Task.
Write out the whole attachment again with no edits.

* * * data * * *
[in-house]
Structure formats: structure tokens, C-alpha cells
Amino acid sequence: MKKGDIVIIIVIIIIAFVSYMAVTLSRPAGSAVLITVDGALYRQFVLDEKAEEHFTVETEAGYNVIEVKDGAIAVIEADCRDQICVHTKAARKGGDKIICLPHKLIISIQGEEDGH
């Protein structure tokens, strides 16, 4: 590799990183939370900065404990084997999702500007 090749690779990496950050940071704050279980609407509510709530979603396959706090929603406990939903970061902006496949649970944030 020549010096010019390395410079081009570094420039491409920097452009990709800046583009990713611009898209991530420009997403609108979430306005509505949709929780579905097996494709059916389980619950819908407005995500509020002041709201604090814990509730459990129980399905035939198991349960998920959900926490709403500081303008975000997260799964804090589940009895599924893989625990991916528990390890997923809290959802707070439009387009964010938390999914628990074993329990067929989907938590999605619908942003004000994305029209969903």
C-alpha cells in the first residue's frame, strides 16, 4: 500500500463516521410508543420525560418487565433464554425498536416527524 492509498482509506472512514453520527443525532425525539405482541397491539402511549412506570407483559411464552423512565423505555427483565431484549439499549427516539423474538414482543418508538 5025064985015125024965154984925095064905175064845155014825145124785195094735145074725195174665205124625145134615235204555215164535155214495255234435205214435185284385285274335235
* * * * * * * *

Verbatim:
[in-house]
Structure formats: structure tokens, C-alpha cells
Amino acid sequence: MKKGDIVIIIVIIIIAFVSYMAVTLSRPAGSAVLITVDGALYRQFVLDEKAEEHFTVETEAGYNVIEVKDGAIAVIEADCRDQICVHTKAARKGGDKIICLPHKLIISIQGEEDGH
């Protein structure tokens, strides 16, 4: 590799990183939370900065404990084997999702500007 090749690779990496950050940071704050279980609407509510709530979603396959706090929603406990939903970061902006496949649970944030 020549010096010019390395410079081009570094420039491409920097452009990709800046583009990713611009898209991530420009997403609108979430306005509505949709929780579905097996494709059916389980619950819908407005995500509020002041709201604090814990509730459990129980399905035939198991349960998920959900926490709403500081303008975000997260799964804090589940009895599924893989625990991916528990390890997923809290959802707070439009387009964010938390999914628990074993329990067929989907938590999605619908942003004000994305029209969903």
C-alpha cells in the first residue's frame, strides 16, 4: 500500500463516521410508543420525560418487565433464554425498536416527524 492509498482509506472512514453520527443525532425525539405482541397491539402511549412506570407483559411464552423512565423505555427483565431484549439499549427516539423474538414482543418508538 5025064985015125024965154984925095064905175064845155014825145124785195094735145074725195174665205124625145134615235204555215164535155214495255234435205214435185284385285274335235